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Ethnic Diversity and Civil War

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Author Info

  • Tangerås, Thomas P.

    ()
    (The Research Institute of Industrial Economics)

  • Lagerlöf, Nils-Petter

    (Department of Economics)

Abstract

We construct a model in which a number of equally powerful ethnic groups compete for power by engaging in civil war. In non-redistributive equilibrium, ethnically homogeneous and ethnically diverse countries face a lower probability of civil war than countries with a moderate degree of ethnic diversity. The likelihood of conflict is maximized when there are two ethnic groups. When rent-extraction possibilities are not too big and society sufficiently ethnically homogeneous, there also exists a pacific equilibrium path sustained by redistribution from the ruling group to the out-of-power groups.

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Bibliographic Info

Paper provided by Research Institute of Industrial Economics in its series Working Paper Series with number 589.

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Length: 33 pages
Date of creation: 14 Oct 2002
Date of revision:
Handle: RePEc:hhs:iuiwop:0589

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Keywords: Civil War; Ethnic Diversity; Redistribution; Dynamic Game;

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References

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  1. Abreu, Dilip, 1986. "Extremal equilibria of oligopolistic supergames," Journal of Economic Theory, Elsevier, vol. 39(1), pages 191-225, June.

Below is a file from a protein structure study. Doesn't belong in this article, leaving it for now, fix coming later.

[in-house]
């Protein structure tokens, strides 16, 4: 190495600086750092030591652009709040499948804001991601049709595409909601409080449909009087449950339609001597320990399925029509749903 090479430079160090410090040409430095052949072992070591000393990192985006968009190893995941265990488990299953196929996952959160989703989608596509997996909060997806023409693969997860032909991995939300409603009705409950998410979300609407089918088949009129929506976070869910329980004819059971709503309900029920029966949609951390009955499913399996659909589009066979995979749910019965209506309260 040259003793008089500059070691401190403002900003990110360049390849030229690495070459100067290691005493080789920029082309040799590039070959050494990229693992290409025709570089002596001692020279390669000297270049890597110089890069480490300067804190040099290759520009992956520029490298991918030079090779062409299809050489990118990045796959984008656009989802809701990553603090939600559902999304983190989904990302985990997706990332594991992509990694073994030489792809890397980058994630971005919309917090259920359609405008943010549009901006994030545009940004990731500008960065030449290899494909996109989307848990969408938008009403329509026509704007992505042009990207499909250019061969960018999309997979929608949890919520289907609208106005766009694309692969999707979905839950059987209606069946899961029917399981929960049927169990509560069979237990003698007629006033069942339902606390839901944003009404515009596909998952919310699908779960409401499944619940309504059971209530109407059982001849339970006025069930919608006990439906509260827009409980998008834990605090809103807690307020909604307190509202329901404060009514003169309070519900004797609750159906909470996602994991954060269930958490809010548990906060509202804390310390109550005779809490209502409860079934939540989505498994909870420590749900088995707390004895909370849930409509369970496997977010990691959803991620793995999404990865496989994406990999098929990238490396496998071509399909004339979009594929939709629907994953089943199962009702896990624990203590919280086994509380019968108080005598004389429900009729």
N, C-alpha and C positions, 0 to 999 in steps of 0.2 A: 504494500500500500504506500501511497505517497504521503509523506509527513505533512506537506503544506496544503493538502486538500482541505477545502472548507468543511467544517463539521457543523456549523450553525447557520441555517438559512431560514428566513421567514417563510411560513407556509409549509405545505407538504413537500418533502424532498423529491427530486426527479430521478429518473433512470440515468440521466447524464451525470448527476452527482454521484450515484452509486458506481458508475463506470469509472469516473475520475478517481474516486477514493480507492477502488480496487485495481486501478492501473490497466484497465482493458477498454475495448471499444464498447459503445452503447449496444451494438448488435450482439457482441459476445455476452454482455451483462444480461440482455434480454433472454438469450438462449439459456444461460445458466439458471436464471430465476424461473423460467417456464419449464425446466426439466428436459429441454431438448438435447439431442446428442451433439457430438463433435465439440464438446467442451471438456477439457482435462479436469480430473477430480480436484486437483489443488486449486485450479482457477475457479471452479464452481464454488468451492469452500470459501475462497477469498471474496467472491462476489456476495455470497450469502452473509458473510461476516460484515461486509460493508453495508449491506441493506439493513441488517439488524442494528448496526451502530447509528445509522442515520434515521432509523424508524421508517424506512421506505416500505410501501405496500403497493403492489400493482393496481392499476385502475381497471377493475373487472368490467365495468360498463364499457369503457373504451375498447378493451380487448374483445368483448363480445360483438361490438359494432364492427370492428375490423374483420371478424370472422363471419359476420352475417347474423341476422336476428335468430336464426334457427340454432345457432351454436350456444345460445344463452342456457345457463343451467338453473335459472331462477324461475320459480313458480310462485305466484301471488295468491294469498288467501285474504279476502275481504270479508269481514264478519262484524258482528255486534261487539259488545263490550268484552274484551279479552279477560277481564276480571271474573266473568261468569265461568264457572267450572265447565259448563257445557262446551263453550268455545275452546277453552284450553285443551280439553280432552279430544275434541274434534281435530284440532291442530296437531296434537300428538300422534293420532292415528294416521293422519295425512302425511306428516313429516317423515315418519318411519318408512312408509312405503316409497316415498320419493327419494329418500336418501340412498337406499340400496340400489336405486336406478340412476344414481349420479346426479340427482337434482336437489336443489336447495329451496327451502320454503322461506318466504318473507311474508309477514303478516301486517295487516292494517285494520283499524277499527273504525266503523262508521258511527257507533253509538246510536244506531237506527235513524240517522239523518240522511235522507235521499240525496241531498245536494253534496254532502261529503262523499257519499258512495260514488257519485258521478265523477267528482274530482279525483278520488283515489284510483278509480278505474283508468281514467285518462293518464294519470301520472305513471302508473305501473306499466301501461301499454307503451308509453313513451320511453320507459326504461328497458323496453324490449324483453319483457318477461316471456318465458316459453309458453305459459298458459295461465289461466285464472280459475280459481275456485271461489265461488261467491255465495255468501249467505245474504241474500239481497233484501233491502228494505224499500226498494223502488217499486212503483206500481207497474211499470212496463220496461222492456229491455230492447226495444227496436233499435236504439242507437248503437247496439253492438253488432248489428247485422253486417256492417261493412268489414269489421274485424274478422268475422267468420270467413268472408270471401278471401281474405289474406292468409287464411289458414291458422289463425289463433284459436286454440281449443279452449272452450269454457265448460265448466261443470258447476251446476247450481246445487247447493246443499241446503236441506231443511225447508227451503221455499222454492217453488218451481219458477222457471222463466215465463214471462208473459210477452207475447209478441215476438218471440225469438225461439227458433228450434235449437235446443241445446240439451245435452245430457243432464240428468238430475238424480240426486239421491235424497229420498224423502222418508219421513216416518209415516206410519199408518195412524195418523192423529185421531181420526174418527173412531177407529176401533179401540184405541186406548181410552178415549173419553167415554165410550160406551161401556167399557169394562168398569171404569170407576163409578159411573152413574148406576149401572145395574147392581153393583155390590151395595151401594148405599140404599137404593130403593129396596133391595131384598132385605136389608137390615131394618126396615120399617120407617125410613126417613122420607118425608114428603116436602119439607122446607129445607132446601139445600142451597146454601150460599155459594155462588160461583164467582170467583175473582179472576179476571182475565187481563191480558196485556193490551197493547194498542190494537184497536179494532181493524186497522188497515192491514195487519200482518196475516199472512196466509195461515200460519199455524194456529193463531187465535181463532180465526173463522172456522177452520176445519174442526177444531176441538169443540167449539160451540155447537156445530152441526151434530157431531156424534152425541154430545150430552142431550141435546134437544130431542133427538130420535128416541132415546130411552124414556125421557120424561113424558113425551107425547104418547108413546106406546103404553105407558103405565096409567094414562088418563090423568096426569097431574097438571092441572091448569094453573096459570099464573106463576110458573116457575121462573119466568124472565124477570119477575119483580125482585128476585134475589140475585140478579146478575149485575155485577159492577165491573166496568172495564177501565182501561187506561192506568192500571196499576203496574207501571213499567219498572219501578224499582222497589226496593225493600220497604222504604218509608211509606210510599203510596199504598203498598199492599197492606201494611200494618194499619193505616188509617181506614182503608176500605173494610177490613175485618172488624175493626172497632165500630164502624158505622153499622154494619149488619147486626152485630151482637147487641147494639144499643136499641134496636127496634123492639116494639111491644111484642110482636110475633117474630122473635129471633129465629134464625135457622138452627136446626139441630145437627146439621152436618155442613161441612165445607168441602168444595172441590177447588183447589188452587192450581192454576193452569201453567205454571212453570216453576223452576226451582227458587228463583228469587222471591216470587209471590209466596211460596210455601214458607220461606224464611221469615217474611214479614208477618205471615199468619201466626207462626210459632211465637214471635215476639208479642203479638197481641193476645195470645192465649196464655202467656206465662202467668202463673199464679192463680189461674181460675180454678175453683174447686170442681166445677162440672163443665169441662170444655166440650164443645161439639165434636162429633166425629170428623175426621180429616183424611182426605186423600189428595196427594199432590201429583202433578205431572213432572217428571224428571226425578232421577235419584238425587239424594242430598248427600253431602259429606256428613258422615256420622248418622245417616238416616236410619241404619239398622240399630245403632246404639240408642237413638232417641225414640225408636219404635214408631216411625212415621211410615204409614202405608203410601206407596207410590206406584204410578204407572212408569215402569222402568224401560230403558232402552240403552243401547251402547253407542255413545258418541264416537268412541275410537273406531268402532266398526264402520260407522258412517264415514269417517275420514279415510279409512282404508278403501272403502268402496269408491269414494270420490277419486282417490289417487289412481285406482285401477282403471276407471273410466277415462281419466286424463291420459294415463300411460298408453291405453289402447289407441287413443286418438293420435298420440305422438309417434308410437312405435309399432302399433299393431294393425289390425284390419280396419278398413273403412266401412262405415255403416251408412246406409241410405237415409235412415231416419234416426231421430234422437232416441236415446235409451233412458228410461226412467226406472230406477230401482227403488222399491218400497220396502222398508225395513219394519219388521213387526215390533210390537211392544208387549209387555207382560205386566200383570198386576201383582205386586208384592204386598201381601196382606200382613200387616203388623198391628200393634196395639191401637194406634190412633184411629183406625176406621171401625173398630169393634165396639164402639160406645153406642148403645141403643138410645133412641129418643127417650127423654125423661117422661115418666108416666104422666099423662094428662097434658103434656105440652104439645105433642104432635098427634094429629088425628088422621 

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  7. Easterly, William, 2000. "Can institutions resolve ethnic conflict ?," Policy Research Working Paper Series 2482, The World Bank.
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  9. Neary, Hugh M, 1997. " A Comparison of Rent-Seeking Models and Economic Models of Conflict," Public Choice, Springer, vol. 93(3-4), pages 373-88, December.
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  11. Collier, Paul & Hoeffler, Anke, 1998. "On Economic Causes of Civil War," Oxford Economic Papers, Oxford University Press, vol. 50(4), pages 563-73, October.
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  13. Jack Hirshleifer, 1989. "Conflict and rent-seeking success functions: Ratio vs. difference models of relative success," Public Choice, Springer, vol. 63(2), pages 101-112, November.
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Cited by:
  1. Mehlum, Halvor & Moene, Karl-Ove, 2003. "Battlefields and Marketplaces," Memorandum 11/2002, Oslo University, Department of Economics.
  2. Bridgman, Benjamin, 2008. "Why are ethnically divided countries poor?," Journal of Macroeconomics, Elsevier, vol. 30(1), pages 1-18, March.

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